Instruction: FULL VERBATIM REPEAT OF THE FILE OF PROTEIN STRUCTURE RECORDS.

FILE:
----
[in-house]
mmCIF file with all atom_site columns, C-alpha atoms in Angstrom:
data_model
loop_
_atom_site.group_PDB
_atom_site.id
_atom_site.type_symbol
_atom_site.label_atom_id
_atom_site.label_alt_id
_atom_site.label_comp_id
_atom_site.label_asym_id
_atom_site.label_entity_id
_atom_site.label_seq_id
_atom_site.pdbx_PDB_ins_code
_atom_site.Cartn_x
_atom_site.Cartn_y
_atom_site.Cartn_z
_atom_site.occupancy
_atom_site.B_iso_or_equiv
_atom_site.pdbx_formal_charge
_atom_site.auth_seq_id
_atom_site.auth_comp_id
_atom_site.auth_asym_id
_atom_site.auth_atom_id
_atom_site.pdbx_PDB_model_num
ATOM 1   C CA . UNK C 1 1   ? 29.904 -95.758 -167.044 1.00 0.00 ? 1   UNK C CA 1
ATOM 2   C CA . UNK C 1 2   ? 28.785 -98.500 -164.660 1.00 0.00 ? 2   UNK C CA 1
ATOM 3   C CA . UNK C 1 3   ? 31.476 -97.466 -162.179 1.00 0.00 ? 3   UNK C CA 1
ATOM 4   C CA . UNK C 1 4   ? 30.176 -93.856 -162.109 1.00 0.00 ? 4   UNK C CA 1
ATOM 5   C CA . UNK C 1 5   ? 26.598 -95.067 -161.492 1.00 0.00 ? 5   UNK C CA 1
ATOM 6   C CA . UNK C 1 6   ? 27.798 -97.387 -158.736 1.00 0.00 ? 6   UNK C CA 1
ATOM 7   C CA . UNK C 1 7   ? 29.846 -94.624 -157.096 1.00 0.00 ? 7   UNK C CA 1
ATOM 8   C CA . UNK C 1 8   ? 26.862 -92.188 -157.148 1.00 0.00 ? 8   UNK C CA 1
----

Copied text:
[in-house]
mmCIF file with all atom_site columns, C-alpha atoms in Angstrom:
data_model
loop_
_atom_site.group_PDB
_atom_site.id
_atom_site.type_symbol
_atom_site.label_atom_id
_atom_site.label_alt_id
_atom_site.label_comp_id
_atom_site.label_asym_id
_atom_site.label_entity_id
_atom_site.label_seq_id
_atom_site.pdbx_PDB_ins_code
_atom_site.Cartn_x
_atom_site.Cartn_y
_atom_site.Cartn_z
_atom_site.occupancy
_atom_site.B_iso_or_equiv
_atom_site.pdbx_formal_charge
_atom_site.auth_seq_id
_atom_site.auth_comp_id
_atom_site.auth_asym_id
_atom_site.auth_atom_id
_atom_site.pdbx_PDB_model_num
ATOM 1   C CA . UNK C 1 1   ? 29.904 -95.758 -167.044 1.00 0.00 ? 1   UNK C CA 1
ATOM 2   C CA . UNK C 1 2   ? 28.785 -98.500 -164.660 1.00 0.00 ? 2   UNK C CA 1
ATOM 3   C CA . UNK C 1 3   ? 31.476 -97.466 -162.179 1.00 0.00 ? 3   UNK C CA 1
ATOM 4   C CA . UNK C 1 4   ? 30.176 -93.856 -162.109 1.00 0.00 ? 4   UNK C CA 1
ATOM 5   C CA . UNK C 1 5   ? 26.598 -95.067 -161.492 1.00 0.00 ? 5   UNK C CA 1
ATOM 6   C CA . UNK C 1 6   ? 27.798 -97.387 -158.736 1.00 0.00 ? 6   UNK C CA 1
ATOM 7   C CA . UNK C 1 7   ? 29.846 -94.624 -157.096 1.00 0.00 ? 7   UNK C CA 1
ATOM 8   C CA . UNK C 1 8   ? 26.862 -92.188 -157.148 1.00 0.00 ? 8   UNK C CA 1